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and immediately worship Him; for He is invisible, and being invisible can neither be thought of nor loved.'

Of God's Providence he says: 'As in the Lord we are and act, His Providence is over us from birth to death, and even to eternity. . . . To talk of the Lord's Providence as universal, and to separate it from particulars, is like talking of a whole in which there are no parts, or of something in which there is nothing. Consequently it is most false, a mere picture of the imagination, and downright stupidity, to say that the Lord's Providence is universal, and not at the same time in the minutest particulars; for to provide and rule in the universal, and not at the same time in the minutest particulars, is not to rule at all.'

Swedenborg likewise believed in an intermediate state analogous to purgatory, although he objected to the name. This was called by him the world of spirits, after staying in which, for a longer or shorter time, the souls of the departed were drafted off to heaven on the one side, and to hell on the other.

47. We have now said enough to give our readers some idea of Swedenborg's spiritual system. Unquestionably it is the system of a profound thinker, and many great men have not hesitated to express their admiration of Swedenborg and his works. It is one thing however to admit the beauty, the philosophical completeness, and even the possible truth of many of his statements, and another thing to believe that he actually conversed with the inhabitants of another world in the way in which one man converses with another.

But, after all, suppose that the everyday experience


of men is that only he who lives in the world as not of the world lives a true life, and this is the Bible teaching,—whose then is the true doctrine? Swedenborg errs if he claims this as his exclusive personal experience. Paul claimed it as belonging to all men. Surely men of science should of all men claim this likewise.

Now, when a man unquestionably honest makes an assertion such as Swedenborg made, there are only two possible conclusions to which we can come, unless we choose to remain in a state of mental suspense. We must either believe that he really saw what he professes to have seen, or that he was the victim of some strange hallucination, in virtue of which his subjective impressions became transferred into the realms of objective realities. We know very well that the human mind is extremely prone to such delusions, and that the nature of the case is frequently betrayed by some indiscreet admission which we have external grounds for believing to be incorrect. Had Swedenborg confined himself to the invisible world it would have been very difficult to prove him the subject of a delusion, but when he converses with angels from the planets, and thus comes to describe their inhabitants, he enters at once upon dangerous ground.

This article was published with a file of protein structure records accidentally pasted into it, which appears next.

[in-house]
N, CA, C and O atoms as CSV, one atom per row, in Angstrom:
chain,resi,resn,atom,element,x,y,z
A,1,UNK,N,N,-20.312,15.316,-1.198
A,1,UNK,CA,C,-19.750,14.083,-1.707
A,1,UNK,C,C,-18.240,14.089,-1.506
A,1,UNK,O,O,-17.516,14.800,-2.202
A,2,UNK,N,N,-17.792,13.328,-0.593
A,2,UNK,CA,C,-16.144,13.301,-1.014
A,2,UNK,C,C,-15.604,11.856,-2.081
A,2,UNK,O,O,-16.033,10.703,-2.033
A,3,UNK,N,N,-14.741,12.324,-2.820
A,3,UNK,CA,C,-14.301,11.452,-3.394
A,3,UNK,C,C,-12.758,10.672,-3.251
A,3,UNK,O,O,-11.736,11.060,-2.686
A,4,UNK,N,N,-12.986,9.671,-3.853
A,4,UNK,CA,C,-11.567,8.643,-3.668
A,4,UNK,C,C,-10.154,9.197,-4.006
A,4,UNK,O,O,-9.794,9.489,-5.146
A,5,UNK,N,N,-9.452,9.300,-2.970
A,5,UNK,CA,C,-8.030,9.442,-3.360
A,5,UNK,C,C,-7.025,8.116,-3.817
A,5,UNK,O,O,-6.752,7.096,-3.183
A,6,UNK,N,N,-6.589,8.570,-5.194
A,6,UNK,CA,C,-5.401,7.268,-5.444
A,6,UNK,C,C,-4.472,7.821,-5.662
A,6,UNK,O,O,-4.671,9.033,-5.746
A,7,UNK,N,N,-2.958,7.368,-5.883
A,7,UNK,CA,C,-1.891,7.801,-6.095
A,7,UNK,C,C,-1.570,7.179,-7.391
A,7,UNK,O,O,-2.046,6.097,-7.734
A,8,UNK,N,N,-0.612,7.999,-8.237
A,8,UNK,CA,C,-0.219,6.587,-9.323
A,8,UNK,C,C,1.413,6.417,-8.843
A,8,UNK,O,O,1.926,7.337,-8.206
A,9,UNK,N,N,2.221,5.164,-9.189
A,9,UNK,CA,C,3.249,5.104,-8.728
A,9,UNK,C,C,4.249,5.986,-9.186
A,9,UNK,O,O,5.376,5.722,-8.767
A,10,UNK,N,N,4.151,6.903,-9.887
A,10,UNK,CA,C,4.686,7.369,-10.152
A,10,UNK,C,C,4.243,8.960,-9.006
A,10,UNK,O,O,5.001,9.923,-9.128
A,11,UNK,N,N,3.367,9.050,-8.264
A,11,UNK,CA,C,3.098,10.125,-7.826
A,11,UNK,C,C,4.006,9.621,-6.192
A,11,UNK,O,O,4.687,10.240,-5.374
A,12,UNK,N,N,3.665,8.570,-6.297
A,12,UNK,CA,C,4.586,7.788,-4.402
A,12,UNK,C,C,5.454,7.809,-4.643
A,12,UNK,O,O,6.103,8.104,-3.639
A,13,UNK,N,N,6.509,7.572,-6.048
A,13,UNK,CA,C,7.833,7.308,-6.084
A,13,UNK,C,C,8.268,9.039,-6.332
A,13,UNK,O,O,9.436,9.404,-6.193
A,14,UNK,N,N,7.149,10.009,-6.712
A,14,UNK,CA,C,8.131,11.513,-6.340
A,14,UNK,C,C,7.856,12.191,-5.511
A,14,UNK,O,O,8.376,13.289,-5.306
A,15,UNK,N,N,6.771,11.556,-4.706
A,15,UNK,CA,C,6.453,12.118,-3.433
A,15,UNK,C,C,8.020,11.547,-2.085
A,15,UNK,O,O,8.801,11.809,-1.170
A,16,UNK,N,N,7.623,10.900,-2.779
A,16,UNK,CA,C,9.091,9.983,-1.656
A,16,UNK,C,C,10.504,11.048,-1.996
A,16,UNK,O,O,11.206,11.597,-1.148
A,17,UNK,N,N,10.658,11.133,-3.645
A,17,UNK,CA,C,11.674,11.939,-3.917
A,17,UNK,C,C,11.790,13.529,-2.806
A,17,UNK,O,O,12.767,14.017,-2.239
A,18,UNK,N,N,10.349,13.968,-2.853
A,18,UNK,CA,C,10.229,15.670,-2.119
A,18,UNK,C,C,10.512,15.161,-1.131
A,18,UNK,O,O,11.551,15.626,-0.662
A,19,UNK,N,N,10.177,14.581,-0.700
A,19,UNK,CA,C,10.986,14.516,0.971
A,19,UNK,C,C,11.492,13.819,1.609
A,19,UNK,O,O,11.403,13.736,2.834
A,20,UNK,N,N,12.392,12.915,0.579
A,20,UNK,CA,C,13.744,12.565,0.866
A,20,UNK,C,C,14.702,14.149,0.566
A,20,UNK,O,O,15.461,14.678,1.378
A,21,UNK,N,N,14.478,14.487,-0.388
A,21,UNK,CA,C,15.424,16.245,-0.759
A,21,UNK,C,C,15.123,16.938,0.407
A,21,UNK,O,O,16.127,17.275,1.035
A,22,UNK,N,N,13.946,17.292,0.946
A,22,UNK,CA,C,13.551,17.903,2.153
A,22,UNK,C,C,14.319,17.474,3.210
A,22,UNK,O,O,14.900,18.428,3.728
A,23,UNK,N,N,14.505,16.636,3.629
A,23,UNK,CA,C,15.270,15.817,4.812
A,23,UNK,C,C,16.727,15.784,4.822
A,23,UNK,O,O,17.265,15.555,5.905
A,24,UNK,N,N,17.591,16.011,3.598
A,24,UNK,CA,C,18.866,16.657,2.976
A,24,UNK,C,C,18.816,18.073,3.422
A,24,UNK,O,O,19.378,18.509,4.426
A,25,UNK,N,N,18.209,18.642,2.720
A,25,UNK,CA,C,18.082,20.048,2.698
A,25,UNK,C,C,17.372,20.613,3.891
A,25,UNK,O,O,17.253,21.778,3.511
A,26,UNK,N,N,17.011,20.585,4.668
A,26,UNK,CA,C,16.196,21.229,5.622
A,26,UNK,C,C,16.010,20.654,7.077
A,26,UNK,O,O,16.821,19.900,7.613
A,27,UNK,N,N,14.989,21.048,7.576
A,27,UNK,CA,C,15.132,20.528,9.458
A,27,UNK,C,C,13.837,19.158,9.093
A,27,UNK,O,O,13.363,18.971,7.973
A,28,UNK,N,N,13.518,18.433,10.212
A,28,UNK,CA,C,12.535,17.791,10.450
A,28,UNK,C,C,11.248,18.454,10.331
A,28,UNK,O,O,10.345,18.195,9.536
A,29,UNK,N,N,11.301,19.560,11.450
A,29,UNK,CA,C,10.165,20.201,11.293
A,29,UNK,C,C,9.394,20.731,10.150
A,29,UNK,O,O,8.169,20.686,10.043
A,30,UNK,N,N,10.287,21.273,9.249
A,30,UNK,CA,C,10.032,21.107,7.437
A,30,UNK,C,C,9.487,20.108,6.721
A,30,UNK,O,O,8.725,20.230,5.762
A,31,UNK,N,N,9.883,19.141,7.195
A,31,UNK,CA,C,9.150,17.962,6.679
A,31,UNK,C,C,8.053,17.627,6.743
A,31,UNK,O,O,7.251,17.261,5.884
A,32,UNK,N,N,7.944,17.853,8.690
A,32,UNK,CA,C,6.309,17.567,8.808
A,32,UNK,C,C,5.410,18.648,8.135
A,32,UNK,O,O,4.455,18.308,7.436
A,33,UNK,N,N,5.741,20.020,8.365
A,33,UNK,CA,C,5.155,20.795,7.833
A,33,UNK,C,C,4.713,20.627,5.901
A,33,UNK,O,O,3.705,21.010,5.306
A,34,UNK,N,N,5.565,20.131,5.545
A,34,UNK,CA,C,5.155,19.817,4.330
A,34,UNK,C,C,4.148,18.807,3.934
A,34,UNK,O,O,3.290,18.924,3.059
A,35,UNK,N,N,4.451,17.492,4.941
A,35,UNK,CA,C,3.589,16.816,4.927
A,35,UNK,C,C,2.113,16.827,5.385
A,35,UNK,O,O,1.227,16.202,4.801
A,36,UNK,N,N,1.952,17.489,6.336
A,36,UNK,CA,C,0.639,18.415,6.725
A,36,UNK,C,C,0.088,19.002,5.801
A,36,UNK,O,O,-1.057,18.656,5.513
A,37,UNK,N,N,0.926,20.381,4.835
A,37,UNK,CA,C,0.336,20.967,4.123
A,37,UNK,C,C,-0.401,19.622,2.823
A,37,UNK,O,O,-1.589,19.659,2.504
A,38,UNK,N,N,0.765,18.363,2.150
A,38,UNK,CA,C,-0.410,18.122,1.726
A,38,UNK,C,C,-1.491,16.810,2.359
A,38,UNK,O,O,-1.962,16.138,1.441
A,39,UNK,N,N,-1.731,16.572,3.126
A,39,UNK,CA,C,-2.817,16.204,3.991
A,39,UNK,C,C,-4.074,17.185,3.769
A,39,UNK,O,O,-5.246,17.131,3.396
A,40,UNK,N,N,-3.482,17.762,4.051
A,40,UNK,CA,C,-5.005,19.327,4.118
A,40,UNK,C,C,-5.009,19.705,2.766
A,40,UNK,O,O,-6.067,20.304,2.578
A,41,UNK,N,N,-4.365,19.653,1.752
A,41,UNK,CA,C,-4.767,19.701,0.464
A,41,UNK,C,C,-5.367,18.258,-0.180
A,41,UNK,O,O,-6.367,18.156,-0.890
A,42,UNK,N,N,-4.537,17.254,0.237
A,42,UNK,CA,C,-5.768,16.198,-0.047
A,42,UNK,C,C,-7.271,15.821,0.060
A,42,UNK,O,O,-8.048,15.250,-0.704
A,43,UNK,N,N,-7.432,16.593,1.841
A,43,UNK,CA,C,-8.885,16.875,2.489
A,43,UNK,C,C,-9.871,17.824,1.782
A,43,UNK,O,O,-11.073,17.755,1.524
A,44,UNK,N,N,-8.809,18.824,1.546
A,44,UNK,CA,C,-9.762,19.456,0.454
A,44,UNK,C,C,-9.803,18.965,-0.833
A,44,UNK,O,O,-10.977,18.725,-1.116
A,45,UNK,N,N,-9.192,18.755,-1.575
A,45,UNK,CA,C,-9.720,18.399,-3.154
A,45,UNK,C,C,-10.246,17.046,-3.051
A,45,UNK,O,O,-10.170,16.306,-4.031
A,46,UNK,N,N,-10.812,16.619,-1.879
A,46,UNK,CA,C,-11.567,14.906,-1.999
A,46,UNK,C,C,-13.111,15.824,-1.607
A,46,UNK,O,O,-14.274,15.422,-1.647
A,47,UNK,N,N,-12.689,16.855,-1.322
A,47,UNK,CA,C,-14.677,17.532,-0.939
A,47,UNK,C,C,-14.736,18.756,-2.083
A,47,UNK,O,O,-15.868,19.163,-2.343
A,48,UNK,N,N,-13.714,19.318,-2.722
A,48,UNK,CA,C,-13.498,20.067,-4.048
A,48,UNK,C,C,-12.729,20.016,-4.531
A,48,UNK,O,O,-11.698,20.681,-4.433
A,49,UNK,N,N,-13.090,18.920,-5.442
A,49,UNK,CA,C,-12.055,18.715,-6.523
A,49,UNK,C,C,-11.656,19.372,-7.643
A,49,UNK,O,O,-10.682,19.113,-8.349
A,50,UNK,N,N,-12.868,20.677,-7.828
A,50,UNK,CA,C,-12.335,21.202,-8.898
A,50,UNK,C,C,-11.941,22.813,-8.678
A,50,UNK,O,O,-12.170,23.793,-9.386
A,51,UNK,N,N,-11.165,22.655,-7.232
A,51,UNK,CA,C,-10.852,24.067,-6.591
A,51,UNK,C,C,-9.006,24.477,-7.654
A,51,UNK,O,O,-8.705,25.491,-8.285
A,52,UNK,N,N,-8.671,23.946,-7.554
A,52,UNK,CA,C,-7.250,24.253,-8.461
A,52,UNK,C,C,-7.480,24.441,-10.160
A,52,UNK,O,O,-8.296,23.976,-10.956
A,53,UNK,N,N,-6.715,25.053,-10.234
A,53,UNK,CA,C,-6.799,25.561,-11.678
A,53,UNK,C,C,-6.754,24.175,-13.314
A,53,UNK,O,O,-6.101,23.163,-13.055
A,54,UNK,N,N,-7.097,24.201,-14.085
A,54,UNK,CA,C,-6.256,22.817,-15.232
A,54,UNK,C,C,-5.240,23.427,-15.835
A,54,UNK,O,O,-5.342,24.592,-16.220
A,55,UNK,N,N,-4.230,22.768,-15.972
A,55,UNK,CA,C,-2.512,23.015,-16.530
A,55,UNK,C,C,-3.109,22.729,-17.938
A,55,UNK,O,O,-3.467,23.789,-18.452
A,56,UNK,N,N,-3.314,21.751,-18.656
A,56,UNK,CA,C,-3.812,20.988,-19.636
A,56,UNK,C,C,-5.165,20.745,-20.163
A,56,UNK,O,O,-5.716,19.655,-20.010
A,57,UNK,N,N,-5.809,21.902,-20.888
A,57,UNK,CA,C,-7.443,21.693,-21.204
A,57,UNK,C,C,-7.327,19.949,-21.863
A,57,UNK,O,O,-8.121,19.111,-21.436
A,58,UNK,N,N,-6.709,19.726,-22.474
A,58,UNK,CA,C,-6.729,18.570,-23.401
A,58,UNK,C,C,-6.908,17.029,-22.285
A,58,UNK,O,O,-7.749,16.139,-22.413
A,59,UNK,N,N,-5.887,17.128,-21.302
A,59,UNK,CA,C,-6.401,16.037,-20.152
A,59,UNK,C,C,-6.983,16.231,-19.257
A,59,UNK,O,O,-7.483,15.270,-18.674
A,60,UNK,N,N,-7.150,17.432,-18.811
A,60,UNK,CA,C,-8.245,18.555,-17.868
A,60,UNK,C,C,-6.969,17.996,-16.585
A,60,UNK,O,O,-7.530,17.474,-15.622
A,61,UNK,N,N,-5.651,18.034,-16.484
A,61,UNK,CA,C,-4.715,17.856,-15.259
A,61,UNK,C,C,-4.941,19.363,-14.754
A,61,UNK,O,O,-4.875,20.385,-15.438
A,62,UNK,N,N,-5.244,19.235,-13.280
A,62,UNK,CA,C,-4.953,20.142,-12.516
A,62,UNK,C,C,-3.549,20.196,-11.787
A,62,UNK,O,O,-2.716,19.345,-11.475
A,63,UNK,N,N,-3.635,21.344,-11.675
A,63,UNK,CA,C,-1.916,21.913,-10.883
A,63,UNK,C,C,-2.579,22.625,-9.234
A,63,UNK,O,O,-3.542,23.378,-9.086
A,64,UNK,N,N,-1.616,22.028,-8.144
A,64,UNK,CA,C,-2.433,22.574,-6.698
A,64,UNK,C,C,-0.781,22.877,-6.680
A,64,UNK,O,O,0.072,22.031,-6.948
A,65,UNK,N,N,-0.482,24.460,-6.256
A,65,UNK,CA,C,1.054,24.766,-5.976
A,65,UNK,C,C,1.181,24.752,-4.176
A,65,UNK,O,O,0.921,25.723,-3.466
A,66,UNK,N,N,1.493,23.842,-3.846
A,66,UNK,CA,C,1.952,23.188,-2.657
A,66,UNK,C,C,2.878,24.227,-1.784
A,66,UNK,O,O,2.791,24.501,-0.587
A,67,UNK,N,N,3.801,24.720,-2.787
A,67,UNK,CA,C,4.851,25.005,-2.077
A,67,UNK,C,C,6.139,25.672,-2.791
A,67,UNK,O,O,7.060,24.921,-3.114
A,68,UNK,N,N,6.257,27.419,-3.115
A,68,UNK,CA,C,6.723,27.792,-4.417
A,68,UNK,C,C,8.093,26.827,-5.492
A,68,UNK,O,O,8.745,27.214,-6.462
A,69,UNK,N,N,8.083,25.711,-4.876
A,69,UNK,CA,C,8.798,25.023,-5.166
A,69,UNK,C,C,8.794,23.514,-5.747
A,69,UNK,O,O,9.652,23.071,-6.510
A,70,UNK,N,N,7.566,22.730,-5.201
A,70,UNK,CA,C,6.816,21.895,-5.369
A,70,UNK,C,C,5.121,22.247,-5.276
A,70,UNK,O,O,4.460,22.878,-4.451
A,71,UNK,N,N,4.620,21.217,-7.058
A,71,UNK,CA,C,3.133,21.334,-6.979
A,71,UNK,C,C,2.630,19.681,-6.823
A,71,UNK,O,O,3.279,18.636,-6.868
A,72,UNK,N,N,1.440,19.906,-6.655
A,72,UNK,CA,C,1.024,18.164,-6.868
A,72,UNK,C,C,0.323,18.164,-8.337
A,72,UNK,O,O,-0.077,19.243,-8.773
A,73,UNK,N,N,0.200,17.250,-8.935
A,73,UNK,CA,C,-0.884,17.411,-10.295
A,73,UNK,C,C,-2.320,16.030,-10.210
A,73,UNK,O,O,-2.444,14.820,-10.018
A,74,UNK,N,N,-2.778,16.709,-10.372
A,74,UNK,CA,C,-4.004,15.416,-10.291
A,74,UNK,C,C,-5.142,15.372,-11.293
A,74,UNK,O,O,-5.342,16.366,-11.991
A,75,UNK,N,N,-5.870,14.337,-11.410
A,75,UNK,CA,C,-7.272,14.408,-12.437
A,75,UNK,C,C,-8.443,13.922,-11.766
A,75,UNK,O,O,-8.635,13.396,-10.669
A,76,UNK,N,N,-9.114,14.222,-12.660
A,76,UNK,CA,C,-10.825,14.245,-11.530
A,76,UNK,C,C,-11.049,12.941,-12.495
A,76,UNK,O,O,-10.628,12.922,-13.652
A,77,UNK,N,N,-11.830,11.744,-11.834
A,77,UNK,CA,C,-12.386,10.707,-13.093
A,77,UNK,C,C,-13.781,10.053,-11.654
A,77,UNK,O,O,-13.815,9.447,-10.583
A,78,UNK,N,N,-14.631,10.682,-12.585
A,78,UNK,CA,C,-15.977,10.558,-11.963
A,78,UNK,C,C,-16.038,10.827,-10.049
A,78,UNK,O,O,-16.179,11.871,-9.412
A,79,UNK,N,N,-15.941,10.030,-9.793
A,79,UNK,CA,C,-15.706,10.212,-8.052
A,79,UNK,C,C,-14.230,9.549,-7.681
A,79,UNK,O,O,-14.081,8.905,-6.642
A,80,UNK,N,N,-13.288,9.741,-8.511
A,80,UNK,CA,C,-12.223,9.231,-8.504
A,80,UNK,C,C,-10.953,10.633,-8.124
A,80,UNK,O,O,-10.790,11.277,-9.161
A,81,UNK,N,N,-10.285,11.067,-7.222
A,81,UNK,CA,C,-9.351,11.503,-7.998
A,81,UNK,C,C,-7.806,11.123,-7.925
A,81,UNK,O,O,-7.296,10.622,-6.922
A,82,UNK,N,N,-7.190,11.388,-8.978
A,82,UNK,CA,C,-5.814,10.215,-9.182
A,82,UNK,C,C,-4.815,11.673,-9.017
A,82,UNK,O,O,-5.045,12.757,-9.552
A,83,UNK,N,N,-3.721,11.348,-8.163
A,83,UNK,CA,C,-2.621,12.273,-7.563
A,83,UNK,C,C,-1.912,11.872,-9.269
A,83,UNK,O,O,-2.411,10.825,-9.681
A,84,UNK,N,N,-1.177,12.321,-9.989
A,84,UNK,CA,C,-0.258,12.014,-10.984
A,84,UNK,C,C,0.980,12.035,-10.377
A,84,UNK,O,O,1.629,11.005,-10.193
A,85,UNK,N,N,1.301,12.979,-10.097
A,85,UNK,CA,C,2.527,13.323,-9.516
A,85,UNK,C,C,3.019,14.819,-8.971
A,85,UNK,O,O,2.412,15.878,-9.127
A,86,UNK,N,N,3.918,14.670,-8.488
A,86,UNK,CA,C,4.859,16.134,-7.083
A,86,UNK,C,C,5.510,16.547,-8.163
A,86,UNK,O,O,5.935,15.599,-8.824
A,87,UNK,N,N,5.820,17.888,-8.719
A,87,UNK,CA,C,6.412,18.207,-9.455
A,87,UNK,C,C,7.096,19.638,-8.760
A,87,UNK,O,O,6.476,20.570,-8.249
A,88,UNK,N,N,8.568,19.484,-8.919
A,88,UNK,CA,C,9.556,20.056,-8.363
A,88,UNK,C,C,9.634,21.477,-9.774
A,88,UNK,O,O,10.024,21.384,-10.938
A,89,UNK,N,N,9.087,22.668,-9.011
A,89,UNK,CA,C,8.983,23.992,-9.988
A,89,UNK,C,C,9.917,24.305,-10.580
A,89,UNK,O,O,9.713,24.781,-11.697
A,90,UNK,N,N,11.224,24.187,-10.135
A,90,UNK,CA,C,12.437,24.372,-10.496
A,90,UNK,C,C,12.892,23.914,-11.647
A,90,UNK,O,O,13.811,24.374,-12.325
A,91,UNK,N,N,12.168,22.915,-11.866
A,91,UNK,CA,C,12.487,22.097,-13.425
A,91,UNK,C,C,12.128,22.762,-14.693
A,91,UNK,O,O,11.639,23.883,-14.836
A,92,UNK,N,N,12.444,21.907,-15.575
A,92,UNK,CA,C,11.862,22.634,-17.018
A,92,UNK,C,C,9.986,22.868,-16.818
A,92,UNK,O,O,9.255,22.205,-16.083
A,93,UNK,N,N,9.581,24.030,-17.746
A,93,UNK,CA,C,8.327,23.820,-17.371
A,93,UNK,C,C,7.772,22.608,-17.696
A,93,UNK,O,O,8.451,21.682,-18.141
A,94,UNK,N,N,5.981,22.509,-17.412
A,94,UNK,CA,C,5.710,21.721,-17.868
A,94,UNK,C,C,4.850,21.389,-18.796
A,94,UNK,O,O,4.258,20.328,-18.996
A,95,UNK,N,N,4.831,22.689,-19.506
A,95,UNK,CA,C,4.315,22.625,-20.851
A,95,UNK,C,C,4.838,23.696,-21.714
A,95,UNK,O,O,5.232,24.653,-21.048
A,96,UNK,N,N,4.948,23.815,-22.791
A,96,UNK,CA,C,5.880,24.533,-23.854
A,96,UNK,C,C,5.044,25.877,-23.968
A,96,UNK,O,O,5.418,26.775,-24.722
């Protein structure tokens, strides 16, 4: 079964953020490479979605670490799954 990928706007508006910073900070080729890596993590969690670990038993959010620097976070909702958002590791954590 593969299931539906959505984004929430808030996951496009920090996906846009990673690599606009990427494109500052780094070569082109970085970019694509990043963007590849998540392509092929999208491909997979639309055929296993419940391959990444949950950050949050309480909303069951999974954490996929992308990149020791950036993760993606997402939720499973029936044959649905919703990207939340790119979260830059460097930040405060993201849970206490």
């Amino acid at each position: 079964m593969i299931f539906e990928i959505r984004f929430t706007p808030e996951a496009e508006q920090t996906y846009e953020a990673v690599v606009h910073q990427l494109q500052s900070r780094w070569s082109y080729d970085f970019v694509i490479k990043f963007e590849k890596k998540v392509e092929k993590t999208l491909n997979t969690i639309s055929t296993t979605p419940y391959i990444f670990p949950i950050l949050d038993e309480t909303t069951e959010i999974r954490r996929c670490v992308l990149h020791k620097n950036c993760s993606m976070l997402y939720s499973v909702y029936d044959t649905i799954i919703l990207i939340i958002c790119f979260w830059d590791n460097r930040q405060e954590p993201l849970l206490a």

Concerning his description of the various planets it . has been remarked that his information relates only to those, the existence of which was known when he wrote, Uranus and Neptune being passed over. This of itself is a suspicious circumstance. Again, he peoples the planets Jupiter and Saturn with inhabitants as well as our own Moon; now, scientific analogy is strongly against either of these two planets

being inhabited, while it is next to certain that our moon is entirely without inhabitants.

In fine, there is no reason to suppose that the speculations of Swedenborg were anything else than the product of his own mind, in the same sense as that in which the speculations of this volume may be regarded as the product of the minds of its authors.